On Tue, Jun 21, 2016 at 3:29 PM, Amit Kapila <amit.kapil...@gmail.com> wrote: > On Tue, Jun 21, 2016 at 1:03 AM, Andres Freund <and...@anarazel.de> wrote: >> Well, I think generally nobody seriously looked at actually refactoring >> heap_update(), even though that'd be a good idea. But in this instance, >> the problem seems relatively fundamental: >> >> We need to lock the origin page, to do visibility checks, etc. Then we >> need to figure out the target page. Even disregarding toasting - which >> we could be doing earlier with some refactoring - we're going to have to >> release the page level lock, to lock them in ascending order. Otherwise >> we'll risk kinda likely deadlocks. > > Can we consider to use some strategy to avoid deadlocks without releasing > the lock on old page? Consider if we could have a mechanism such that > RelationGetBufferForTuple() will ensure that it always returns a new buffer > which has targetblock greater than the old block (on which we already held a > lock). I think here tricky part is whether we can get anything like that > from FSM. Also, there could be cases where we need to extend the heap when > there were pages in heap with space available, but we have ignored them > because there block number is smaller than the block number on which we have > lock.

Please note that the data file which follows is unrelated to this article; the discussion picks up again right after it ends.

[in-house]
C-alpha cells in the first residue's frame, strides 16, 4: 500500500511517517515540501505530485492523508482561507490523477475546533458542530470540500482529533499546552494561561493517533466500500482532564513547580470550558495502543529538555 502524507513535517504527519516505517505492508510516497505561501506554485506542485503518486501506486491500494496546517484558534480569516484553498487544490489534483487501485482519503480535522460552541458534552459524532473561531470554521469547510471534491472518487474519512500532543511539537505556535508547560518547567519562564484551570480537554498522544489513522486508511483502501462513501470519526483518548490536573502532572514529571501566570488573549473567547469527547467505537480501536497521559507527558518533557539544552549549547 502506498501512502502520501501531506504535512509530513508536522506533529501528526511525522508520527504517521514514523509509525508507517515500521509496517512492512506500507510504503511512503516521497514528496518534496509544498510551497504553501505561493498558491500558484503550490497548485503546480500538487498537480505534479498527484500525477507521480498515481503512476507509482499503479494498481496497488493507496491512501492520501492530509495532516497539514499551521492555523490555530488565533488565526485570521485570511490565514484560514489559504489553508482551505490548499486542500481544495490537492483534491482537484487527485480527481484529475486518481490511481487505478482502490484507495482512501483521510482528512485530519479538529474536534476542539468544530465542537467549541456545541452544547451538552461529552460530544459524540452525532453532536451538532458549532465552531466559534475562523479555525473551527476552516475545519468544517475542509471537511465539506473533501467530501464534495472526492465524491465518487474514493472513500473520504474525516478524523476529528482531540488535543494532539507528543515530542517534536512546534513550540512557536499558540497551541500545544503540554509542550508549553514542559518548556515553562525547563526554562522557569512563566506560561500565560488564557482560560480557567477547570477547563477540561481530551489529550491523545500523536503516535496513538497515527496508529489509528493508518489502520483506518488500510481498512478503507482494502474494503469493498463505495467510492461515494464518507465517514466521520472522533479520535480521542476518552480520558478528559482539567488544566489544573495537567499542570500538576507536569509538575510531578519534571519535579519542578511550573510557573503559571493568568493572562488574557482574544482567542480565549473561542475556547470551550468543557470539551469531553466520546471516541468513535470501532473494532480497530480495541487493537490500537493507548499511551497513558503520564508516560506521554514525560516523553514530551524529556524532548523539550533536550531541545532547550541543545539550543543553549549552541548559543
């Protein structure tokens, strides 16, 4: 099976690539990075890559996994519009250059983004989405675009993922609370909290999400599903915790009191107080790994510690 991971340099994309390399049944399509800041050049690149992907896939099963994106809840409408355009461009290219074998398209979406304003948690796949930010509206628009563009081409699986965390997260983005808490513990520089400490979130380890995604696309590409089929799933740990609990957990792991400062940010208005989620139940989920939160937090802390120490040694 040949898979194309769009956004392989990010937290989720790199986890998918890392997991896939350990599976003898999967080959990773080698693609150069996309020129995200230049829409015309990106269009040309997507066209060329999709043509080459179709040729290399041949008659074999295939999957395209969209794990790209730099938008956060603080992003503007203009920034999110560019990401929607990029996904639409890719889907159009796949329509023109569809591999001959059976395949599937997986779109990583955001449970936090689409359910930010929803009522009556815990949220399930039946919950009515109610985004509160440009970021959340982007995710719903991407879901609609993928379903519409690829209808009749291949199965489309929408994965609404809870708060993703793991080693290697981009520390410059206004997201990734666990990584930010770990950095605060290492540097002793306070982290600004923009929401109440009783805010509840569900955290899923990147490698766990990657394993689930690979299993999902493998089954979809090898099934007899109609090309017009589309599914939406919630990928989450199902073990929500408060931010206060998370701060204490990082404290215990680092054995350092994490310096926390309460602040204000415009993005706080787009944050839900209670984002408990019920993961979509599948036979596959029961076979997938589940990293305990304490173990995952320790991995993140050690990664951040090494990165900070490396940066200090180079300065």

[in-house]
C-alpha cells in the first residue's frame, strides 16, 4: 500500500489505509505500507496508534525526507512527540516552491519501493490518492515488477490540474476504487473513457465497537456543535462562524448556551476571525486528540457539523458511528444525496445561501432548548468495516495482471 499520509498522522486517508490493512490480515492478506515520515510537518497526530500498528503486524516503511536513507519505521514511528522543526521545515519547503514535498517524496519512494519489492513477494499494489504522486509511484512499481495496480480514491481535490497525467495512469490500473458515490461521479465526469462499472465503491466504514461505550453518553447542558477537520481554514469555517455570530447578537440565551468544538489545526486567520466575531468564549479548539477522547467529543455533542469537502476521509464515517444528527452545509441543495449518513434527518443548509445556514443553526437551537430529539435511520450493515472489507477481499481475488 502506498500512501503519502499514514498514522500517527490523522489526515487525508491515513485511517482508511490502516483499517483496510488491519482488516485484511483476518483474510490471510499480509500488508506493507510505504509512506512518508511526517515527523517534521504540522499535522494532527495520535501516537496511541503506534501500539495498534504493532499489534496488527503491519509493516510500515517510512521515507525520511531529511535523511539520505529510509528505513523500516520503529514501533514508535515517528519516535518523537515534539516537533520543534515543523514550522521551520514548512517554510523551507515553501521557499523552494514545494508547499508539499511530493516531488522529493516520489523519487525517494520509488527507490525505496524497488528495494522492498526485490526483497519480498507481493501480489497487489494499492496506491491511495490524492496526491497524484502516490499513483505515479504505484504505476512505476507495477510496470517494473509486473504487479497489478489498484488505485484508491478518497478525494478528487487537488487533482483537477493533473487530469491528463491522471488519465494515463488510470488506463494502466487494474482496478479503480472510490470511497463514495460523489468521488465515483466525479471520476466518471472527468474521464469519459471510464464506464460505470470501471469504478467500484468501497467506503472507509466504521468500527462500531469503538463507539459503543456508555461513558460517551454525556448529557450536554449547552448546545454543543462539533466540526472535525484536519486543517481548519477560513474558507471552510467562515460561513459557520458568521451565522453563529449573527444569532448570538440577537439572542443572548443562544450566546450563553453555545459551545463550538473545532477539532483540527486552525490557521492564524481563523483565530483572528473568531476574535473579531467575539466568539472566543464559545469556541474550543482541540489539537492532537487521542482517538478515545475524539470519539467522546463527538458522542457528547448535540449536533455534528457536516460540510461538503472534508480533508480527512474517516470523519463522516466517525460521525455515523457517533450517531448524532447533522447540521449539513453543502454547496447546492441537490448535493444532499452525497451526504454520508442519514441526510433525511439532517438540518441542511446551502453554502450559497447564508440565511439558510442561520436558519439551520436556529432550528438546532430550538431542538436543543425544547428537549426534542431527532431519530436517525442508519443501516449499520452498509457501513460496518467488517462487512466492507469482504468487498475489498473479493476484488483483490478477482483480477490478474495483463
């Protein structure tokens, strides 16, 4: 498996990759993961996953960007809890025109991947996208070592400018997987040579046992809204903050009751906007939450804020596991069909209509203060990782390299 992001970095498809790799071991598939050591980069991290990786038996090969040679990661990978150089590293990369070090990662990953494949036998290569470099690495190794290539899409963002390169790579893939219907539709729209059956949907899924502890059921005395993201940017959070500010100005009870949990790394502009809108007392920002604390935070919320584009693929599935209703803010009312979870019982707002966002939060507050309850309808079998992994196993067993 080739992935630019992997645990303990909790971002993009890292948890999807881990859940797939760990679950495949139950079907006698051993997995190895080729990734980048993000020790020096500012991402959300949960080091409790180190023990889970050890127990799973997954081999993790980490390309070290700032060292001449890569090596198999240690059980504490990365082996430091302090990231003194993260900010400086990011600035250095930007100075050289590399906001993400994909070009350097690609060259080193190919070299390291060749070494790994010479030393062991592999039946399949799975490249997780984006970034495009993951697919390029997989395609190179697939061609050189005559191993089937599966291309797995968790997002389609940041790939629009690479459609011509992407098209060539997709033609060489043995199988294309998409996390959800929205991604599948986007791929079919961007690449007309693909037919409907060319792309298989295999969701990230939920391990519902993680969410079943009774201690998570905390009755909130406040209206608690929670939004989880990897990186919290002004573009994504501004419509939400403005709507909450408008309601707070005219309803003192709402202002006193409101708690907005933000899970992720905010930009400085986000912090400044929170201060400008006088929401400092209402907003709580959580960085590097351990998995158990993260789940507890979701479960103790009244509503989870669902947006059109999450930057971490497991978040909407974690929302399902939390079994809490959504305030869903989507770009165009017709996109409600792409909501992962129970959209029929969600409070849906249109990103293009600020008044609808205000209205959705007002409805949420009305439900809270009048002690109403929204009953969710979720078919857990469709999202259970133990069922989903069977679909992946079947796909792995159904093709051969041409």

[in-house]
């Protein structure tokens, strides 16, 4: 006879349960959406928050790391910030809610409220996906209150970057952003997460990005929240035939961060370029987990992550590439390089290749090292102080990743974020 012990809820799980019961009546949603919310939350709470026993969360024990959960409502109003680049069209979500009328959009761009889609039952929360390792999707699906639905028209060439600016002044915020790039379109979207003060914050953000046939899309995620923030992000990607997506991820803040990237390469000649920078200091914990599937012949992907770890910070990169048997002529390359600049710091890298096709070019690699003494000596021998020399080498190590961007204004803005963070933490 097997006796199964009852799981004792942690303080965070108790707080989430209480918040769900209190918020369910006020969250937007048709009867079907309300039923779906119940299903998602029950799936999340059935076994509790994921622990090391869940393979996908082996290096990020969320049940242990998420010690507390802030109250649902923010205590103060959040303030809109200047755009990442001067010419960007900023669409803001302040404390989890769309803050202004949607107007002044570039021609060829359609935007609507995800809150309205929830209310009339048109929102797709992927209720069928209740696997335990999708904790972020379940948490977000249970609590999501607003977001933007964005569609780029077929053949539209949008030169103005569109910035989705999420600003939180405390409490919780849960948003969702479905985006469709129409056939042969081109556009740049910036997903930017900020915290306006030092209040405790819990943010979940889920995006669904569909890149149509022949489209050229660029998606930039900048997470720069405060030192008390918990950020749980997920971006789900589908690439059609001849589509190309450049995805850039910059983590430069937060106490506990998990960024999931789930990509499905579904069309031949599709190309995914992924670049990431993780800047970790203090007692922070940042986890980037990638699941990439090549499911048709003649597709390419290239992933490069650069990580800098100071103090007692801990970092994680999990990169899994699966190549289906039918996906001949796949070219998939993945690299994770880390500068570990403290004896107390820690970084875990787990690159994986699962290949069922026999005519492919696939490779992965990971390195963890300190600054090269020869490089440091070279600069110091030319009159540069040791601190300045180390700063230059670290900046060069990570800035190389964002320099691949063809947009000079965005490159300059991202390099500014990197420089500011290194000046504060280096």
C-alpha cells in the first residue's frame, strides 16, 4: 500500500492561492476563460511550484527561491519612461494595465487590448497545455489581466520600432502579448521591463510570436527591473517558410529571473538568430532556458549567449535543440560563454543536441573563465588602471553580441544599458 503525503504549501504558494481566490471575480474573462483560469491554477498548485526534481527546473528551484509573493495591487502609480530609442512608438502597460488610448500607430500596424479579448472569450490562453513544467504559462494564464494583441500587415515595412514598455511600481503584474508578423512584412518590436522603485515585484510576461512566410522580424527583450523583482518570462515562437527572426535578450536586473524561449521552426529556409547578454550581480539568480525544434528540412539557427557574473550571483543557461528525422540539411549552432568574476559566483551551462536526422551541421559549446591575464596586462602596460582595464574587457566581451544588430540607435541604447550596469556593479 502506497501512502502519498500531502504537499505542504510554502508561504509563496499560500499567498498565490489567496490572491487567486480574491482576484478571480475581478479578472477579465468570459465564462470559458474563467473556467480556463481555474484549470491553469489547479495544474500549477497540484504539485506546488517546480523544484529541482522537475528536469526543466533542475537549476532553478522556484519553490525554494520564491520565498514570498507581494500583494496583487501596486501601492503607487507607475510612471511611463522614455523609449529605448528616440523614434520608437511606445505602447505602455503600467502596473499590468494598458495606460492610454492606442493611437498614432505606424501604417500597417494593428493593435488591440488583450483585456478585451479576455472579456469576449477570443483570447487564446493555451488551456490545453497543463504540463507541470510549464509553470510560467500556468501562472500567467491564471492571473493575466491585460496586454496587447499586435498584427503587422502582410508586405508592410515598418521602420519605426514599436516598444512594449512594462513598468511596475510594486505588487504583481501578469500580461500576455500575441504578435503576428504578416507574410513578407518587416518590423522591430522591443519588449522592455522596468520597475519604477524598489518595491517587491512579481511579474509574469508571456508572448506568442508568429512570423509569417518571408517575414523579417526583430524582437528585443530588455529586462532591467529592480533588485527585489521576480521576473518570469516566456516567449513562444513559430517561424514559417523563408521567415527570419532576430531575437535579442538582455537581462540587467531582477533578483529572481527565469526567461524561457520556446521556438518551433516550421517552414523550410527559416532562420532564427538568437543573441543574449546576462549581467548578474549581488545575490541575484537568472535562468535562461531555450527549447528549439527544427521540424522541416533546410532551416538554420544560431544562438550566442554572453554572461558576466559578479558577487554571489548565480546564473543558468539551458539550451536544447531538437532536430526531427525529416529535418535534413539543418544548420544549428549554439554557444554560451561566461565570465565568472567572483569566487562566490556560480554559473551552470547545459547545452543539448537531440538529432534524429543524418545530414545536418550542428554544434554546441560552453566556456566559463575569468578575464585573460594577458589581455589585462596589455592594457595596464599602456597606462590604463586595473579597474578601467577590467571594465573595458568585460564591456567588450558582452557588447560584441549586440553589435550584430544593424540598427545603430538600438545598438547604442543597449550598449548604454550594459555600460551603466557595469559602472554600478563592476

Doesn't that mean that over time, given a workload that does only or mostly updates, your records tend to migrate further and further away from the start of the file, leaving a growing unusable space at the beginning, until you eventually need to CLUSTER/VACUUM FULL? I was wondering about speculatively asking for a free page with a lower block number than the origin page, if one is available, before locking the origin page. Then after locking the origin page, if it turns out you need a page but didn't get it earlier, asking for a free page with a higher block number than the origin page. -- Thomas Munro http://www.enterprisedb.com -- Sent via pgsql-hackers mailing list (email@example.com) To make changes to your subscription: http://www.postgresql.org/mailpref/pgsql-hackers